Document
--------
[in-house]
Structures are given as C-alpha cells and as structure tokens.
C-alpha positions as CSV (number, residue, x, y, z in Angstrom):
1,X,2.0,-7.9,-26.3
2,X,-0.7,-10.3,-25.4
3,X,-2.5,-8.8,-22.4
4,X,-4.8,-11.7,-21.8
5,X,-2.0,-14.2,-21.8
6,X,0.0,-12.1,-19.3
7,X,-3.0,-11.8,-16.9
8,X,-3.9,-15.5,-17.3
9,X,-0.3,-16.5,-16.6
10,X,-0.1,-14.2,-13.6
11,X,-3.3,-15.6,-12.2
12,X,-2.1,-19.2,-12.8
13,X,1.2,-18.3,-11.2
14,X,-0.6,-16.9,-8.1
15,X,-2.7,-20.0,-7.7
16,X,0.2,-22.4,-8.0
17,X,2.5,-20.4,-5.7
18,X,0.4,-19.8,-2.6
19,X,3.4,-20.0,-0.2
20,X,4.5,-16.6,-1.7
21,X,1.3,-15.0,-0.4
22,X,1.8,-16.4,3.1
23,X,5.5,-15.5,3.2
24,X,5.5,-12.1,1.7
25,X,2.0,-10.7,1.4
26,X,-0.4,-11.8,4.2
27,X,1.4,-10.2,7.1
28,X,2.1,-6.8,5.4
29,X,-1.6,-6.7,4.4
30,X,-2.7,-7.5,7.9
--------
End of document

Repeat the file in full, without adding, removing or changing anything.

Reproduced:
[in-house]
Structures are given as C-alpha cells and as structure tokens.
C-alpha positions as CSV (number, residue, x, y, z in Angstrom):
1,X,2.0,-7.9,-26.3
2,X,-0.7,-10.3,-25.4
3,X,-2.5,-8.8,-22.4
4,X,-4.8,-11.7,-21.8
5,X,-2.0,-14.2,-21.8
6,X,0.0,-12.1,-19.3
7,X,-3.0,-11.8,-16.9
8,X,-3.9,-15.5,-17.3
9,X,-0.3,-16.5,-16.6
10,X,-0.1,-14.2,-13.6
11,X,-3.3,-15.6,-12.2
12,X,-2.1,-19.2,-12.8
13,X,1.2,-18.3,-11.2
14,X,-0.6,-16.9,-8.1
15,X,-2.7,-20.0,-7.7
16,X,0.2,-22.4,-8.0
17,X,2.5,-20.4,-5.7
18,X,0.4,-19.8,-2.6
19,X,3.4,-20.0,-0.2
20,X,4.5,-16.6,-1.7
21,X,1.3,-15.0,-0.4
22,X,1.8,-16.4,3.1
23,X,5.5,-15.5,3.2
24,X,5.5,-12.1,1.7
25,X,2.0,-10.7,1.4
26,X,-0.4,-11.8,4.2
27,X,1.4,-10.2,7.1
28,X,2.1,-6.8,5.4
29,X,-1.6,-6.7,4.4
30,X,-2.7,-7.5,7.9